UP won't penalize prospective students for protesting
While in the past having a suspension or expulsion on their record might have hurt a student’s chances for getting into college, the University of Portland is among who are standing with student activists, stating that if they get suspended for protesting, the suspension will not impact their admission.
UP is not named on the official list of universities responding to the outcry, but on March 7, the admissions website released a that said, “As a part of the admission process, we consider each application individually and look for those who reflect this type of social and personal responsibility. Typically, an applicant's participation in a peaceful protest is not cause to deny admission to the University.”
The statement was written collaboratively by the Provost’s Office, the Office of Admissions and UP Marketing. According to Dean of Admissions Jason McDonald, there was no opposition to the statement.
“As long as students were protesting in a peaceful manner, then it would be fine,” McDonald said. “We would simply just follow up with the school, get information and talk to the student.”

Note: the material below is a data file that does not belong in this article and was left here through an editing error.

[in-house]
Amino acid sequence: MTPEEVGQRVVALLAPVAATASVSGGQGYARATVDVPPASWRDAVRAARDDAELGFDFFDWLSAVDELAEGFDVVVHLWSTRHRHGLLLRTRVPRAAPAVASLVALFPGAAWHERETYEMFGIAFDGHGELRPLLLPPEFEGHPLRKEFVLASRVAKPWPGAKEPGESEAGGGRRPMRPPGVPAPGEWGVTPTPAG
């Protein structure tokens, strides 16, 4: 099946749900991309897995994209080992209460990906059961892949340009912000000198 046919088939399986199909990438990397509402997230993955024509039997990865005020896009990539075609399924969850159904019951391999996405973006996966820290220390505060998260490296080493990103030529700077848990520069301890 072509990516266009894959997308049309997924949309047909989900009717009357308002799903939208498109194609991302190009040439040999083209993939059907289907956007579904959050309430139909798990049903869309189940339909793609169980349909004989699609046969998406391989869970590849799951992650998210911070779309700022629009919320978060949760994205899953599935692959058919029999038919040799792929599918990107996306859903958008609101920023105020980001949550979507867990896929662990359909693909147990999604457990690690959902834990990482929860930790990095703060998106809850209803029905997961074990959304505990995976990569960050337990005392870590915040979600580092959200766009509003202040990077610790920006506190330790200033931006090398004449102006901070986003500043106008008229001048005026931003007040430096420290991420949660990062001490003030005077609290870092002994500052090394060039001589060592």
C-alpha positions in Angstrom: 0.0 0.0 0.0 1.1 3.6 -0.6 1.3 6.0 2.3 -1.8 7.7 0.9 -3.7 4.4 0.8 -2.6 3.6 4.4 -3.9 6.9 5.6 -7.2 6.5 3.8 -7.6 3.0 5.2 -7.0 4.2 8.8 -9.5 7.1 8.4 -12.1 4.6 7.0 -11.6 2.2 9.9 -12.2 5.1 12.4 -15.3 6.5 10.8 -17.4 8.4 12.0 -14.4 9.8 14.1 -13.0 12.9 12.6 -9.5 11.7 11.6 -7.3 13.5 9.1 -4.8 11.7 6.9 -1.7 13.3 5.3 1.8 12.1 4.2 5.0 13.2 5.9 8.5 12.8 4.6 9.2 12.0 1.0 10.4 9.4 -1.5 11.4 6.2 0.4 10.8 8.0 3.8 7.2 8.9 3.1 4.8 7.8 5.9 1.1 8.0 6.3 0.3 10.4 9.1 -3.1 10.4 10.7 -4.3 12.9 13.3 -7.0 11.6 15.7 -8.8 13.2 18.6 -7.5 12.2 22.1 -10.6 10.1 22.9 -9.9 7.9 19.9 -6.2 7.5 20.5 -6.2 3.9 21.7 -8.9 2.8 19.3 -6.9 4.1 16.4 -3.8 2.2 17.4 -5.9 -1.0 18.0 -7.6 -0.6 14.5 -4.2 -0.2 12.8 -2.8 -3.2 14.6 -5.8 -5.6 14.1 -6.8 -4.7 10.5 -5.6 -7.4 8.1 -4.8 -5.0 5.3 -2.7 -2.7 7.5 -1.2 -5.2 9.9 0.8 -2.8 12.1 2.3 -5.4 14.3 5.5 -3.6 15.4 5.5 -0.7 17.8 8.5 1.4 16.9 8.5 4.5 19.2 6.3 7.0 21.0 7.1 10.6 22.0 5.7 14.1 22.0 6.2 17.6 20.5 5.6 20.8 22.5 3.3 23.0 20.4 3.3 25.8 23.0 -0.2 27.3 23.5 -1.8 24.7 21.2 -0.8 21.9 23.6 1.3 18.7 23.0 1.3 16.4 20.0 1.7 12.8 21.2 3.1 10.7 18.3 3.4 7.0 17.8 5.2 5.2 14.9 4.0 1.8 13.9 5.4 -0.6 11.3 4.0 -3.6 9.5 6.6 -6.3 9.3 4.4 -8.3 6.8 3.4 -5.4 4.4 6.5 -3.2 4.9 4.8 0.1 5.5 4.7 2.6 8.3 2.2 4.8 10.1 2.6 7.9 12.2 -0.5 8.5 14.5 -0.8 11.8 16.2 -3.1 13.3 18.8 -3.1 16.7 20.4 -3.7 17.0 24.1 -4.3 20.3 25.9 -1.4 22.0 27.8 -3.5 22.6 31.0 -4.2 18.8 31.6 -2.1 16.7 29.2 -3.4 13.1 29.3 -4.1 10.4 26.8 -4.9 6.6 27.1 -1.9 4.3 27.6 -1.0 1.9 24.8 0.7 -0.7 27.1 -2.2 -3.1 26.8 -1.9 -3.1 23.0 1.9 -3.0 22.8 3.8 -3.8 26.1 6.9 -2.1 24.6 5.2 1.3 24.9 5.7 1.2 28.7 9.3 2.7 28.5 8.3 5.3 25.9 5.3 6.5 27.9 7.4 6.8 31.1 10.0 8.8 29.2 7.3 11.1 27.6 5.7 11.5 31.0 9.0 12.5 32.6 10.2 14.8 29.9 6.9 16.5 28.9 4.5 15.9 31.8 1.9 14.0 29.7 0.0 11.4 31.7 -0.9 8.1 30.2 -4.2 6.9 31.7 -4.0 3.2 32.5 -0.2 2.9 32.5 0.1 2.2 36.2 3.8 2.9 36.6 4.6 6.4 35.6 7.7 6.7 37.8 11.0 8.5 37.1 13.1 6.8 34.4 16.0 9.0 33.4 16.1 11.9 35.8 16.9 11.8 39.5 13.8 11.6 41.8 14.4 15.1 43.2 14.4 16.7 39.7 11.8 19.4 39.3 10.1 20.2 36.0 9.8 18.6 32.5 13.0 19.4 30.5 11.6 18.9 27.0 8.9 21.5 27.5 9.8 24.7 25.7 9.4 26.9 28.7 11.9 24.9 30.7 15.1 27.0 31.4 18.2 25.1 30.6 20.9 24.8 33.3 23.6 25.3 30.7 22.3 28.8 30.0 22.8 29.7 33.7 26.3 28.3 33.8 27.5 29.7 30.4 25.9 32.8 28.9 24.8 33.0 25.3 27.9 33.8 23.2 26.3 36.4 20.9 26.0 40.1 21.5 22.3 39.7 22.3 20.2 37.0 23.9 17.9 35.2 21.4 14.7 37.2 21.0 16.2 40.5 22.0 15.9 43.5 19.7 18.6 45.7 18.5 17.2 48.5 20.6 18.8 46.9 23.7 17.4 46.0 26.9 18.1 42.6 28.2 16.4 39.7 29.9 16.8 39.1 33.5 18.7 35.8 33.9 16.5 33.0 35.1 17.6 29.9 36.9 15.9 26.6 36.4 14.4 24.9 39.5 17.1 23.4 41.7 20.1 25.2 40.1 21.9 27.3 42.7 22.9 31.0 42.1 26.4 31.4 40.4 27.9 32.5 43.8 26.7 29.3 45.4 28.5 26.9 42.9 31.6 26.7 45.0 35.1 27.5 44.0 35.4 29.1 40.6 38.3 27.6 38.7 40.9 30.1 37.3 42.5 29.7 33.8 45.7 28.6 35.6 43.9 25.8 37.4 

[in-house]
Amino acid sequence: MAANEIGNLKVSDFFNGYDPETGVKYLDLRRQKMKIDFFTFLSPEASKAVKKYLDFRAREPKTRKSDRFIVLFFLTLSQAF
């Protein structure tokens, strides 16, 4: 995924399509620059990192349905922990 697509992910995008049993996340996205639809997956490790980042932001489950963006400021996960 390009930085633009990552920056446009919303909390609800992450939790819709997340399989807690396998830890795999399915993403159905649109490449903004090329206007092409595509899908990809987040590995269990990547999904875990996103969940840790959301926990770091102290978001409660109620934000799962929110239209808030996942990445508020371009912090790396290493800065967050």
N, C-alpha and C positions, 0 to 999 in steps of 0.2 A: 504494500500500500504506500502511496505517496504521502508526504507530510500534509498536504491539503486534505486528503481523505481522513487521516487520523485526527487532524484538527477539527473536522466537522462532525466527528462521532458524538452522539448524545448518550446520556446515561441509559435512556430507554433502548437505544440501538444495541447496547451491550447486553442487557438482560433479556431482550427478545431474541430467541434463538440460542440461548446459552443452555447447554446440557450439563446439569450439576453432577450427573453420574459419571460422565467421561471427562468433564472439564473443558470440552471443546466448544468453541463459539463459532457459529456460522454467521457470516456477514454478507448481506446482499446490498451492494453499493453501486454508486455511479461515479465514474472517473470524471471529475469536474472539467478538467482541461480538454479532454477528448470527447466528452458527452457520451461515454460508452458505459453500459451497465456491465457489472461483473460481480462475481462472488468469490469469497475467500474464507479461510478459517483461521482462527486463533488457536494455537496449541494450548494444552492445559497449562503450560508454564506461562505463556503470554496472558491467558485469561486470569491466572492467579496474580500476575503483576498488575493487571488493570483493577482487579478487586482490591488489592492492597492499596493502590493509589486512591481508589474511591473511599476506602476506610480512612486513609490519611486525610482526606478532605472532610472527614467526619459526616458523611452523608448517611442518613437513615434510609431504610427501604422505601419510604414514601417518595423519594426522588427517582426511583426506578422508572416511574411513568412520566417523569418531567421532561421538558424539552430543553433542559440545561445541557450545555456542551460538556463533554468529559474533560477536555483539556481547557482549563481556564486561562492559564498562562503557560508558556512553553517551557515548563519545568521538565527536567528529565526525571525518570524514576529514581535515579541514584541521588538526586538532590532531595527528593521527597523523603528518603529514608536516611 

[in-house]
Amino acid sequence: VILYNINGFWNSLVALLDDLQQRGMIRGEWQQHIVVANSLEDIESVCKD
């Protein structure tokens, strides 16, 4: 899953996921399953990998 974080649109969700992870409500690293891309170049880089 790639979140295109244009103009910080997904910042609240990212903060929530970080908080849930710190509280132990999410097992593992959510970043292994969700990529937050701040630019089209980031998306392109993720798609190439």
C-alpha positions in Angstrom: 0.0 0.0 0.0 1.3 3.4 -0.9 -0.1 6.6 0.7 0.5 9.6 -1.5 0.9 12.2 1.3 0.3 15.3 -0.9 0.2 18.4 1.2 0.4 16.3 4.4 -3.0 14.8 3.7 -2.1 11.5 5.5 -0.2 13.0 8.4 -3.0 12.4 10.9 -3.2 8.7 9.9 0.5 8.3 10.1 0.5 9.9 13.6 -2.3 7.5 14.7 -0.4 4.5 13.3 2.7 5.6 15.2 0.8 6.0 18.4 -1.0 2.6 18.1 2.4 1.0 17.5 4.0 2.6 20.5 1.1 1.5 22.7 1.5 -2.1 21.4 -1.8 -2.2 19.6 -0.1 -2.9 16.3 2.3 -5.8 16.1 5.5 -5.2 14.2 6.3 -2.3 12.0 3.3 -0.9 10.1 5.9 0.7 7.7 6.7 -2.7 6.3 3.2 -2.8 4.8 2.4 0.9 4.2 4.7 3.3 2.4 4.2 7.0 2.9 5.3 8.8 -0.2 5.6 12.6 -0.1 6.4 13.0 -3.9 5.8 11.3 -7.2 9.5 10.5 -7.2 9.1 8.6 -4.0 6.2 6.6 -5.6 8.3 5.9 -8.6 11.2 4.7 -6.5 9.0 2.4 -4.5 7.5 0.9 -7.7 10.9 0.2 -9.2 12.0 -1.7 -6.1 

Since the shooting at her high school in Parkland, Florida, survivor Emma Gonzalez have stood out in various rallies and protests to advocate for the victims of several mass shootings.
“We are going to be the kids you read about in textbooks,” Gonzalez said in her rally speech a few days after the shooting on Feb. 14. “Not because we’re going to be another statistic about mass shooting in America, but because we are going to be the last mass shooting.”
In the last decade, about 17 elementary, middle and high schools have gone through violent incidents such as shootings and stabbings — the most recent one in Stoneman Douglas High School in Parkland, Florida.
“It is important that students have the right to share their views and opinions as long as it’s done in a peaceful manner,” McDonald said. “We support that in a Catholic university.”